Putting the squeeze on Tiggy Wiggle on a tigerskin rug

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The Independent Online
THE story so far. Mick and Polly Morrish have acquired the entire mailing list of all the people who have paid for Valentine's Day messages in a serious newspaper. They are convinced it is gold dust. Unfortunately, they can't think what to do with it.

'Look,' said Mick, 'this isn't like any normal subscription list, where you have a list of roughly middle-class or roughly business people, with no guarantee of a focused profile. This is a guaranteed list of very similar people]'

'Rubbish,' said Polly. 'All they have in common is the money to pay for a Valentine's Day insert. Big deal] You wouldn't say everyone who went into a phone box and made a call had a similar profile, would you?'

'This is different,' said Mick. 'All the people on this list read a posh paper. They may not use the word 'posh', but they think of themselves as posh. At the same time they are prepared to pay good money to talk baby talk in public to their loved ones. We have here intelligent, upper-income people who are prepared to pay good money to behave like babies. What we have here is a bunch of well-to-do exhibitionists with infantile tendencies.'

'Oh, I don't know,' said Polly. 'To be an exhibitionist, people have to know who you are. These people are all anonymous. Or wearing masks, at least. When you go to a masked ball you can do what you like because people don't know who you are. It's quite innocent.'

'I disagree. Anyone who pays a few bob to tell his Ipsy Dipsy that her Lump o' Lard really loves her and wants to steal away with her at dead of night - well, I think he is the sort of person who might well in his time have done something really indiscreet.'

'And so?'

'So I think that if we were to write to all these people on the list saying that we know their dread secret but that a few thousand quid would keep us quiet, we might rake it in . . .'

The problem Mick and Polly faced was quite different from the normal business problem. Usually, you devise a product, and then buy the mailing list most suited to it. But Mick and Polly had acquired a mailing list and now had to decide which product was most suited to it. The product they decided on was blackmail. Using a PO Box as an address, they sent out a carefully worded letter hinting that if money was not forthcoming, they would have to go to the police.

In business terms this was not client-targeted blackmail. It was random mailshot blackmail in a specified customer orbit. The results were correspondingly random. Many people did not answer. Some assumed it was all part of the jokey Valentine's Day procedure and wrote back jokey, sentimental answers, saying PO Box 145 could go to the police for all that her Tiggy Wiggle cared, but that Tiggy Wiggle would like to do something wicked first before the police were involved, preferably on a tigerskin rug in front of an open fire one evening.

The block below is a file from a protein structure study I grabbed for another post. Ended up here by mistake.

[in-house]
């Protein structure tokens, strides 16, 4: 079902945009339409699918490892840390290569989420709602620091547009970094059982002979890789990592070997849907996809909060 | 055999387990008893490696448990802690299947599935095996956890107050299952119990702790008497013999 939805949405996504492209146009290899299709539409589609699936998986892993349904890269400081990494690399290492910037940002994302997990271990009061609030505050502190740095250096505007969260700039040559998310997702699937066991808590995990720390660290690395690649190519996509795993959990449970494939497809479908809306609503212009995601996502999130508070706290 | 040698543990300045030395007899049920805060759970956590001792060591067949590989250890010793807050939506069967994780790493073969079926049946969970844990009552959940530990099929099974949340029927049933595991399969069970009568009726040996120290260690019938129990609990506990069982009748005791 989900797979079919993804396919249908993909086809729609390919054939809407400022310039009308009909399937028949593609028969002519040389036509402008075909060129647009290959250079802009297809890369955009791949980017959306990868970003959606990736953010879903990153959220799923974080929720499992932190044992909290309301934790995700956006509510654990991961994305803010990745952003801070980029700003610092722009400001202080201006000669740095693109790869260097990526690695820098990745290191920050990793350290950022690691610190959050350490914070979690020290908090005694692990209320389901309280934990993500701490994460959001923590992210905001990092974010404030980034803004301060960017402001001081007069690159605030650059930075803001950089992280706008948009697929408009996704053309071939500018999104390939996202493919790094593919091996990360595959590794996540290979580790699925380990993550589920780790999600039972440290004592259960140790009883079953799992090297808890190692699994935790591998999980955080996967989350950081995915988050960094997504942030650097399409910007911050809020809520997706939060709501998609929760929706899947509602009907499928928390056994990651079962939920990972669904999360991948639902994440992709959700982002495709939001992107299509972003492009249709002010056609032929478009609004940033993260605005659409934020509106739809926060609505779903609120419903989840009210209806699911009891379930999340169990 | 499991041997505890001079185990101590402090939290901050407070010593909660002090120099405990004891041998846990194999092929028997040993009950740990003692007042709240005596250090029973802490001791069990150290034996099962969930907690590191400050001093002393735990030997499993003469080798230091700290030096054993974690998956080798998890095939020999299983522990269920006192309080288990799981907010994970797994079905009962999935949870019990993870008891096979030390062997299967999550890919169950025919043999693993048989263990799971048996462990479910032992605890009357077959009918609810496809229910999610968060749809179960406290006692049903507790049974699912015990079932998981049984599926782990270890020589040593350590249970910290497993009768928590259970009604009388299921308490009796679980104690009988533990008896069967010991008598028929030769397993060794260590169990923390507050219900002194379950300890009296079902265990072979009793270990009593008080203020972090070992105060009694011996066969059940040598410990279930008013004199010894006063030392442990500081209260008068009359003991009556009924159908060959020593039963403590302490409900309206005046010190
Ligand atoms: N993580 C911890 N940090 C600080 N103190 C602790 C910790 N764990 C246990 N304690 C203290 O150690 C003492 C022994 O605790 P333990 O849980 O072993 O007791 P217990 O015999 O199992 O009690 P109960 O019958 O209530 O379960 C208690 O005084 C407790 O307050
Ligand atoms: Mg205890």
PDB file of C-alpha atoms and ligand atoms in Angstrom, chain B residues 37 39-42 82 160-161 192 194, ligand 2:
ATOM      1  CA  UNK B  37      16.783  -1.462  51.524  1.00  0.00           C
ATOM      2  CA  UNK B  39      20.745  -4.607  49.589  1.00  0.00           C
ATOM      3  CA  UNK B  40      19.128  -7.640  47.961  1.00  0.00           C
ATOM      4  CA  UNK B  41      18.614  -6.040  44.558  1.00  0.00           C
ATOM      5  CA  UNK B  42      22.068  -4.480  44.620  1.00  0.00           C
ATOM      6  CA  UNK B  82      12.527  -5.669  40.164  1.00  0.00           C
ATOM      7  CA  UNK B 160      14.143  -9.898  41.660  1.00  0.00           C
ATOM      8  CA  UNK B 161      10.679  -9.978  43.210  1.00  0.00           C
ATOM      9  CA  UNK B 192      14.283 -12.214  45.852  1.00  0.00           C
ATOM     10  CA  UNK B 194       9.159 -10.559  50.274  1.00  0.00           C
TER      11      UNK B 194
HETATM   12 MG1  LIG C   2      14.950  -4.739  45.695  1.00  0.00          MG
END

These answers Mick and Polly threw away as being unproductive. They also threw away the answers from those who assumed this was all part of some competition and that they had won a free prize. Sometimes, though, the replies contained quantities of used banknotes and these Mick and Polly carefully kept for further use, noting which names and addresses were responsive to blackmail. But this left a good many names and addresses that seemed quite unresponsive, and to these they wrote again.

'Not much to show for our second round of mailshots,' said Polly one day at breakfast, as she disconsolately opened their meagre postbag.

'Give it time, give it time,' said Mick, as he ploughed through the morning papers. Goodness, there seemed to be a lot of Conservative MPs resigning, or committing suicide or getting into disgrace. Not long after, the doorbell rang and two burly policemen requested admission.

'Yes,' said Mick and Polly, 'yes, we have been sending out letters to people but there's no law against that.'

'That's as may be,' said the policemen, 'but every time we investigate the death of a Tory MP, we always find one of your letters on the premises.'

'How dreadful,' said Polly. 'So you'd like us to stop?'

'Not exactly,' said one policeman. 'The thing is that police pay has never been that good, and one of the useful ways in which we can augment our income is to tip off the media about a murder before we tell the relatives or the authorities. See what I mean?'

'What he means,' said the other policeman, 'is that if you give us a list of all the other people you've written to, we would be a bit more forewarned . . .'

I regret to say the rest of this story has been seized in an unexpected police raid on my premises. Sorry about that. Back to normal tomorrow.

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